[Copyrighted Material Omitted]
Appeal from Sedgwick District Court; TERRY L. PULLMAN, judge.
BY THE COURT
1. In reviewing the granting or denial of a motion to suppress evidence, the appellate court determines whether the factual findings underlying the district court's suppression decision are supported by substantial competent evidence. The appellate courts do not reweigh the evidence or reassess the credibility of witnesses. The ultimate legal conclusion drawn from those factual findings is reviewed under a de novo standard.
2. Under the Fourth Amendment to the United States Constitution and § 15 of the Kansas Constitution Bill of Rights, individuals have the right to be free from unreasonable governmental searches and seizures.
3. Generally, the State must have a warrant based on probable cause to search a person's home. However, the warrantless search of a person's home may, under some circumstances, be deemed reasonable. One such circumstance exists when the home being searched belongs to a parolee. Parolees have a greatly diminished expectation of privacy, even in their homes, particularly when the parolee has been informed that he or she may be subject to searches as a condition of release. Thus, the government's intrusion on a parolee's privacy may be supported by a diminished level of suspicion.
4. Pursuant to K.S.A. 2012 Supp. 22-3717(k)(3), parolees and persons on postrelease supervision are, and shall agree in writing to be, subject to search or seizure by any law enforcement officer based on reasonable suspicion of the person violating conditions of parole or postrelease supervision or reasonable suspicion of criminal activity.
5. The most fundamental rule of statutory construction is that the intent of the legislature governs if that intent can be ascertained. An appellate court must first attempt to ascertain the legislative intent through the statutory language enacted, giving common words their ordinary meanings.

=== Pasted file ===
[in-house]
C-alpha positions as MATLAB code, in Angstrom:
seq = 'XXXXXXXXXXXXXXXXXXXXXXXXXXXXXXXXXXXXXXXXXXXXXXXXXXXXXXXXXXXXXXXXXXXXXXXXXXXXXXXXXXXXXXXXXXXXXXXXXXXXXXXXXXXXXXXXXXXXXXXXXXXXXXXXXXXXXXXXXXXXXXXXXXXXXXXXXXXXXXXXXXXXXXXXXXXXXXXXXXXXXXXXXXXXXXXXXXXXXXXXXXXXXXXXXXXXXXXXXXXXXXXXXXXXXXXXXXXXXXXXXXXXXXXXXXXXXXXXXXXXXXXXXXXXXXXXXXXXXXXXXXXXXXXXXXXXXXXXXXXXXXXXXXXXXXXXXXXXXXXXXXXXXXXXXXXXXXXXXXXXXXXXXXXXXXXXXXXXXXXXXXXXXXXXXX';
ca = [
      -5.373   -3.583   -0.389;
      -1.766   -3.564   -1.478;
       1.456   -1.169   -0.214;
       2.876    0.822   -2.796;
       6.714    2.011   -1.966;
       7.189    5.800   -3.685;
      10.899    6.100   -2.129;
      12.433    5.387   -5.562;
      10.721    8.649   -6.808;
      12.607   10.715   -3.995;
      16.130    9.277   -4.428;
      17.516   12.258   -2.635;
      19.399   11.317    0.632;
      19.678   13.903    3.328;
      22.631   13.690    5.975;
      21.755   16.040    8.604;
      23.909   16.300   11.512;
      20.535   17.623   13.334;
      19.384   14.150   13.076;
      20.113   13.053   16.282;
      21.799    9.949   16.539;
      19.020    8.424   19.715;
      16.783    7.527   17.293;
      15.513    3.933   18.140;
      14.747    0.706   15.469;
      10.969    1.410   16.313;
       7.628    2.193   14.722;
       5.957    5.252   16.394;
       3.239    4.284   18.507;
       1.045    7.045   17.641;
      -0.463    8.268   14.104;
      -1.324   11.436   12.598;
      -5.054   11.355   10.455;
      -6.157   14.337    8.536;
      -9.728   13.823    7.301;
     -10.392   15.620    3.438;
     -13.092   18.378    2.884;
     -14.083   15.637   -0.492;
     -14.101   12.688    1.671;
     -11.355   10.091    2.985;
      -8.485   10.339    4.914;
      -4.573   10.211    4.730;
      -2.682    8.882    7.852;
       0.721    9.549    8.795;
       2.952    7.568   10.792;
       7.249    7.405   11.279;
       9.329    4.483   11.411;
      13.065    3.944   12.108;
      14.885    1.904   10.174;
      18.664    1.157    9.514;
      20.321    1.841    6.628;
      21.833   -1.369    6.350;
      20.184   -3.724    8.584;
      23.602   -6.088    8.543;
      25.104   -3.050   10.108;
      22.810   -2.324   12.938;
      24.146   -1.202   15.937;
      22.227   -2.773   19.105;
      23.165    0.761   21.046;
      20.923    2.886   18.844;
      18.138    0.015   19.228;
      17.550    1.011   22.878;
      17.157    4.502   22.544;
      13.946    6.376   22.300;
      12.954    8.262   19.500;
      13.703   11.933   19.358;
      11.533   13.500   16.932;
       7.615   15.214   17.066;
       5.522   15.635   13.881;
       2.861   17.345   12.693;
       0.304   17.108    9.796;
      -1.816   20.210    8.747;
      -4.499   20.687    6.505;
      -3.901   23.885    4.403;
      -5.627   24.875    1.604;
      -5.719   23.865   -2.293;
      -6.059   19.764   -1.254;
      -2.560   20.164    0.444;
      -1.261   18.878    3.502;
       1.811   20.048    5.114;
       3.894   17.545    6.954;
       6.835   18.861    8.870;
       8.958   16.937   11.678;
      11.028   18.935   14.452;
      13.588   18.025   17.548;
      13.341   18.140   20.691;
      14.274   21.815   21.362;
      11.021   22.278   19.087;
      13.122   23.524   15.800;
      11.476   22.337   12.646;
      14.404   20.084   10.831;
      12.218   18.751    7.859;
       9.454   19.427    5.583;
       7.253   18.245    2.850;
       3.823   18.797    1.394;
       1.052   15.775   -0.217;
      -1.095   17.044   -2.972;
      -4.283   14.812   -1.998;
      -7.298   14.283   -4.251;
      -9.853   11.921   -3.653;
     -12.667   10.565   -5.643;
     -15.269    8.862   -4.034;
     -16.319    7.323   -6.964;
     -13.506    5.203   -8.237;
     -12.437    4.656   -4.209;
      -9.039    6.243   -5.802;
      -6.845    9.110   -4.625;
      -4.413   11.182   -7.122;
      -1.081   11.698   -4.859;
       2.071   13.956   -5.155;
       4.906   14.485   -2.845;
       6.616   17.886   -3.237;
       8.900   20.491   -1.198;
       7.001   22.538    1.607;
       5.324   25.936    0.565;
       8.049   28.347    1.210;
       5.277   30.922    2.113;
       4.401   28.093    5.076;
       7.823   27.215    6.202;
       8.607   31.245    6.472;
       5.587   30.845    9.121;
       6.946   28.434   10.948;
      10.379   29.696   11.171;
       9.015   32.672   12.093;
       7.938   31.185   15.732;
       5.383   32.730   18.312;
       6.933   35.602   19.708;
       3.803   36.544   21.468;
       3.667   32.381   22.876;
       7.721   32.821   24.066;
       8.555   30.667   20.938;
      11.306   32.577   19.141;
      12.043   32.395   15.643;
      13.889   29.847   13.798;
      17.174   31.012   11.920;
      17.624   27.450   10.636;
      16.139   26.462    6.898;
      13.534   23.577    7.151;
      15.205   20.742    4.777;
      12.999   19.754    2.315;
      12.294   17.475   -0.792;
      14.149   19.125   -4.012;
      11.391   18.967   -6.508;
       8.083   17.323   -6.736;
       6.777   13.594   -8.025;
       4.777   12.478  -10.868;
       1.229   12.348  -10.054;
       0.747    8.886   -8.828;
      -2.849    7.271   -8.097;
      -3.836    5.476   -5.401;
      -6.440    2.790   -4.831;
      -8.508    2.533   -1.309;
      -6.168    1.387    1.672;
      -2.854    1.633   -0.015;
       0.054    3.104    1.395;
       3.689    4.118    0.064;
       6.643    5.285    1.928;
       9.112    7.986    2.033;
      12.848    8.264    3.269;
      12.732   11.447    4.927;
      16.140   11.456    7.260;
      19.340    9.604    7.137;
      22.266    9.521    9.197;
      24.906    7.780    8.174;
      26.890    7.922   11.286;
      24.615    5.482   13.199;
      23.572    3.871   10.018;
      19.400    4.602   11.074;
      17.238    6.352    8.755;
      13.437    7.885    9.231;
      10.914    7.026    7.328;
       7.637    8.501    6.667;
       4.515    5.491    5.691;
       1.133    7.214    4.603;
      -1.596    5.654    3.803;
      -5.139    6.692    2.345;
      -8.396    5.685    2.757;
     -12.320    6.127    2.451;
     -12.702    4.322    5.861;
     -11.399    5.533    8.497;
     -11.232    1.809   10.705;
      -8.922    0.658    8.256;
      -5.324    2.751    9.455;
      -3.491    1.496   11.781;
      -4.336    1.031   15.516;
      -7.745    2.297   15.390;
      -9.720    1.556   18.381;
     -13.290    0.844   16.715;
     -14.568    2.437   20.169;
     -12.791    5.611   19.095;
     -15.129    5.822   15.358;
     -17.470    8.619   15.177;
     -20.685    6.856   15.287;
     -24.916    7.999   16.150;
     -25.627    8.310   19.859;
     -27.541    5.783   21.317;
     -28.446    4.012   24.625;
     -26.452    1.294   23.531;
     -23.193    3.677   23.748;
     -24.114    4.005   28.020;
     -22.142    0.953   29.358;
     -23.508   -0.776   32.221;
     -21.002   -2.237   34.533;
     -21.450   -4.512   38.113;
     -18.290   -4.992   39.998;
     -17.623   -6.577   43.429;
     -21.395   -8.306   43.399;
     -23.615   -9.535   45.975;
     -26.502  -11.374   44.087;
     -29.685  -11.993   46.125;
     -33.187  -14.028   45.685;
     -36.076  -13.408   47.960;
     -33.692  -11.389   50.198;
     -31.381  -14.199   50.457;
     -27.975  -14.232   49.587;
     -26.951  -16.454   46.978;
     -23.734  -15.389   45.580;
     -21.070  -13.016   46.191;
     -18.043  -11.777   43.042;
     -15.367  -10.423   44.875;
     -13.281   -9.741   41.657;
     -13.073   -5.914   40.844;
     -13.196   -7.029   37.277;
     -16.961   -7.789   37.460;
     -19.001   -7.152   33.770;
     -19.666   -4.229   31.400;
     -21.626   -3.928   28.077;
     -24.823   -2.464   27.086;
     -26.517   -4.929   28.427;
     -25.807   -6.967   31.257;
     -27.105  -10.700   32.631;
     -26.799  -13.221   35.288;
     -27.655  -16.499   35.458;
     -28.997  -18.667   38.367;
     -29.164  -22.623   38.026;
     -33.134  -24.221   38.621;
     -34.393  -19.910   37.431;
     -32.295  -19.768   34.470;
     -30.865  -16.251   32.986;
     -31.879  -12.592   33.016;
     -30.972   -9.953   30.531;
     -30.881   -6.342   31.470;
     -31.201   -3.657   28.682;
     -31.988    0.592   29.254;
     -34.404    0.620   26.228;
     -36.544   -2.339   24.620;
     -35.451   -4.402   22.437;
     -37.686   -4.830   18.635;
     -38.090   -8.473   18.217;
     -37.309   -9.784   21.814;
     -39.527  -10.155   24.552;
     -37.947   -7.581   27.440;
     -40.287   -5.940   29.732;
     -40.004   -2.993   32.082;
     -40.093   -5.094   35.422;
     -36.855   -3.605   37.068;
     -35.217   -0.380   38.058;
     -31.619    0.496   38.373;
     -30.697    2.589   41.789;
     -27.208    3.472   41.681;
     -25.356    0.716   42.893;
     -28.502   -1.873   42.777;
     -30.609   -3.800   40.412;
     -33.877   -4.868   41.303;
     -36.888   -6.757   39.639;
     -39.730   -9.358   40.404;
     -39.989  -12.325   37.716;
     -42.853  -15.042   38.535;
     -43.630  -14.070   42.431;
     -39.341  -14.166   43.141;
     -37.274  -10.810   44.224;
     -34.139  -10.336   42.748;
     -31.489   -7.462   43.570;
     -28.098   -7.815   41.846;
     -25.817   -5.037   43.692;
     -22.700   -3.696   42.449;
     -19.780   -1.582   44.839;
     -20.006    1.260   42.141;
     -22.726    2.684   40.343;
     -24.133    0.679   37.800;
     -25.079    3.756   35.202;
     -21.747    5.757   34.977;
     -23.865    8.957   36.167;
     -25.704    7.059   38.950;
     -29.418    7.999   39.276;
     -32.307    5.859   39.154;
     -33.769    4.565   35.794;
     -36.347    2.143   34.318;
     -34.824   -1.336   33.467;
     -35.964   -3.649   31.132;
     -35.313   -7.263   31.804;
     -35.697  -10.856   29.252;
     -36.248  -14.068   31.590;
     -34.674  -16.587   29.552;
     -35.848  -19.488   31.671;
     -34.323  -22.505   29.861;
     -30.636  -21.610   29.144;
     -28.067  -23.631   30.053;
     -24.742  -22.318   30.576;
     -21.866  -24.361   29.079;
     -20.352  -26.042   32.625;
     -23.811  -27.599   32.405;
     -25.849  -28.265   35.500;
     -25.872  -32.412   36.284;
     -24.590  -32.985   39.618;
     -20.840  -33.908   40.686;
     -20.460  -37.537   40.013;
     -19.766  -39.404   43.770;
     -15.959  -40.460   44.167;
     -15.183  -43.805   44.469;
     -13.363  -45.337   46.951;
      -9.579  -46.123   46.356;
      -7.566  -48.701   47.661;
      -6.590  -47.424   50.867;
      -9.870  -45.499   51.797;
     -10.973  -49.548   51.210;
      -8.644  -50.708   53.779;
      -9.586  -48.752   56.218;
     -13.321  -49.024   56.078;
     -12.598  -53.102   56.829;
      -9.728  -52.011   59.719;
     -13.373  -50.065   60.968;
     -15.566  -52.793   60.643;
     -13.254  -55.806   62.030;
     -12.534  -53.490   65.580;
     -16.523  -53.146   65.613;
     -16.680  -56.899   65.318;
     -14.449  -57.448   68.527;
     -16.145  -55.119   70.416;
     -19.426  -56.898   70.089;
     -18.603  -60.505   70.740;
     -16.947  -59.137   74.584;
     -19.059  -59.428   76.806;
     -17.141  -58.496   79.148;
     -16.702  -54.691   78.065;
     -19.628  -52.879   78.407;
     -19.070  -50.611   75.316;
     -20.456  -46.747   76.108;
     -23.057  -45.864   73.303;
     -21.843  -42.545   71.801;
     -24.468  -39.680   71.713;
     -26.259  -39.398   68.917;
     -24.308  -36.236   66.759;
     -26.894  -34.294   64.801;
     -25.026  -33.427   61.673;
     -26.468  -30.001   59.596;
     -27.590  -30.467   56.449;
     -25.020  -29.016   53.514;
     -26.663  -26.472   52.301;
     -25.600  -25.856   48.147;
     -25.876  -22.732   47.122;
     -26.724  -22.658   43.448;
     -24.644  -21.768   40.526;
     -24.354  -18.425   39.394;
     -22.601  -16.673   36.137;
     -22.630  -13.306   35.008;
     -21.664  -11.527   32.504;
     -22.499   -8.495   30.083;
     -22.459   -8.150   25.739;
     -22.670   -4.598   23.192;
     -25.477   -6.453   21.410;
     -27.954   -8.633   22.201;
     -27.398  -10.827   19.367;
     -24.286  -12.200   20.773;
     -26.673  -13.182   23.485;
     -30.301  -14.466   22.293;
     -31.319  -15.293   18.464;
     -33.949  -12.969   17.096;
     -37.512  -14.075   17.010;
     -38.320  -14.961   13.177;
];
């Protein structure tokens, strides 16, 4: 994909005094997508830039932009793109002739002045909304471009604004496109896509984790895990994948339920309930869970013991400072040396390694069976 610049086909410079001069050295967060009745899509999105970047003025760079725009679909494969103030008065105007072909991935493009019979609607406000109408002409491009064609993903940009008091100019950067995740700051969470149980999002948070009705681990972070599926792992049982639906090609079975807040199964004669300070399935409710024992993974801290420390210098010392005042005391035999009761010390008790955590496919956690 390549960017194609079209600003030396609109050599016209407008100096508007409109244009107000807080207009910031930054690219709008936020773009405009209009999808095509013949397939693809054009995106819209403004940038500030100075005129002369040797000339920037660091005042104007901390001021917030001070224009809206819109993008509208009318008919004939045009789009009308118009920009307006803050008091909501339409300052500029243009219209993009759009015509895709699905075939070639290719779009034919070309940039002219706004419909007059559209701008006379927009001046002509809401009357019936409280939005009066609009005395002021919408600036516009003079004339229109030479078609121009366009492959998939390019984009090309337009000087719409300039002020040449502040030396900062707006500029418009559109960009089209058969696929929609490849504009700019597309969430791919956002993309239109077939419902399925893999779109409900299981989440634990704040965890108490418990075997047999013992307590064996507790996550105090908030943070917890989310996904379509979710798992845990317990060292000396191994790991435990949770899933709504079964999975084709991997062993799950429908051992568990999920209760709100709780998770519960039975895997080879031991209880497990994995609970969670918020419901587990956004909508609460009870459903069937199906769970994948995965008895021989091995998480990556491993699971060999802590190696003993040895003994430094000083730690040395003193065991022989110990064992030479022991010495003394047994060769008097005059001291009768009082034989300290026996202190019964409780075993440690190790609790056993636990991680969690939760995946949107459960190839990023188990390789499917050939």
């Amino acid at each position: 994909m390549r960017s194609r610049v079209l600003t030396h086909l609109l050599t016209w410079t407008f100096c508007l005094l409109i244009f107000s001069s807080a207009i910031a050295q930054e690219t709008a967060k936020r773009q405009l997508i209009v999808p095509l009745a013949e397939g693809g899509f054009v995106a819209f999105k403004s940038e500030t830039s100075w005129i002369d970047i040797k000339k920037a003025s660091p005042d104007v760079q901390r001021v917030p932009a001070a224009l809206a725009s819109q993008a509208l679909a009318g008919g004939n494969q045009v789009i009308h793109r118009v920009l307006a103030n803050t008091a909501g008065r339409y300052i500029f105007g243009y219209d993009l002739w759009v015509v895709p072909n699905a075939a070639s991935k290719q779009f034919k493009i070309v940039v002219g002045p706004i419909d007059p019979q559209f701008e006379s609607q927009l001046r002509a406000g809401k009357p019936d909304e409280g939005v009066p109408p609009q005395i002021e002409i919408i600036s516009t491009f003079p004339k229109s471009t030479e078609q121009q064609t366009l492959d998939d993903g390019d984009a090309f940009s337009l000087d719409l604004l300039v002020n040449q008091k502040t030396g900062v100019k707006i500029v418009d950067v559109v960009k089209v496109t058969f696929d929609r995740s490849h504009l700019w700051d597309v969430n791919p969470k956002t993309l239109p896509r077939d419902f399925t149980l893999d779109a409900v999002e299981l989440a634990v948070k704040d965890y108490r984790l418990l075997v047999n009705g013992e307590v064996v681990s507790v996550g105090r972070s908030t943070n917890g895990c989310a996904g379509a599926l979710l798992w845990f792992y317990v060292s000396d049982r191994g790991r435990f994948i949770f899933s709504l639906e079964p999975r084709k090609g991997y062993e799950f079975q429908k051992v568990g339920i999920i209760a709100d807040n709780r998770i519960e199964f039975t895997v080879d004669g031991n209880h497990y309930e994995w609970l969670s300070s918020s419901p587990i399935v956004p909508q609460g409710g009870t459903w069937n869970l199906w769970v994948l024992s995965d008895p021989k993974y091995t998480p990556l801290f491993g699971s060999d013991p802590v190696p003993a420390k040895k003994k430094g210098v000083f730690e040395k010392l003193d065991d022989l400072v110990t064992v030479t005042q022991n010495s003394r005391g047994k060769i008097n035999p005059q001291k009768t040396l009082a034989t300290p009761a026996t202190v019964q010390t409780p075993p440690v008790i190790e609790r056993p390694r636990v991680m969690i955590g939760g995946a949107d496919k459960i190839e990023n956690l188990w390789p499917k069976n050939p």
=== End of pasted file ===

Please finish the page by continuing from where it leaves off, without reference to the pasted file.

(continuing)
6. When a statute is plain and unambiguous, an appellate court should not speculate about the legislative intent behind that clear language, and it should refrain from reading something into the statute that is not readily found in its words. Where there is no ambiguity, the court need not resort to statutory construction. Only if the statute's language or text is unclear or ambiguous does the court use canons of construction or legislative history to construe the legislature's intent.
7. K.S.A. 2012 Supp. 22-3717(k)(3) provides that a parolee shall agree in writing to be subject to search or seizure by law enforcement officers based on reasonable suspicion. Based on the plain and unambiguous language of the statute, a parolee's written agreement is a condition for a law enforcement officer's search of a parolee's home based on reasonable suspicion. Otherwise, the statutory language would be rendered meaningless.
8. Consent is an exception to the search warrant requirement. For a consent to search to be valid, two conditions must be met: (1) There must be clear and positive testimony that consent was unequivocal, specific, and freely given and (2) the consent must have been given without duress or coercion, express or implied. The State has the burden of establishing the scope and voluntariness of the consent to search.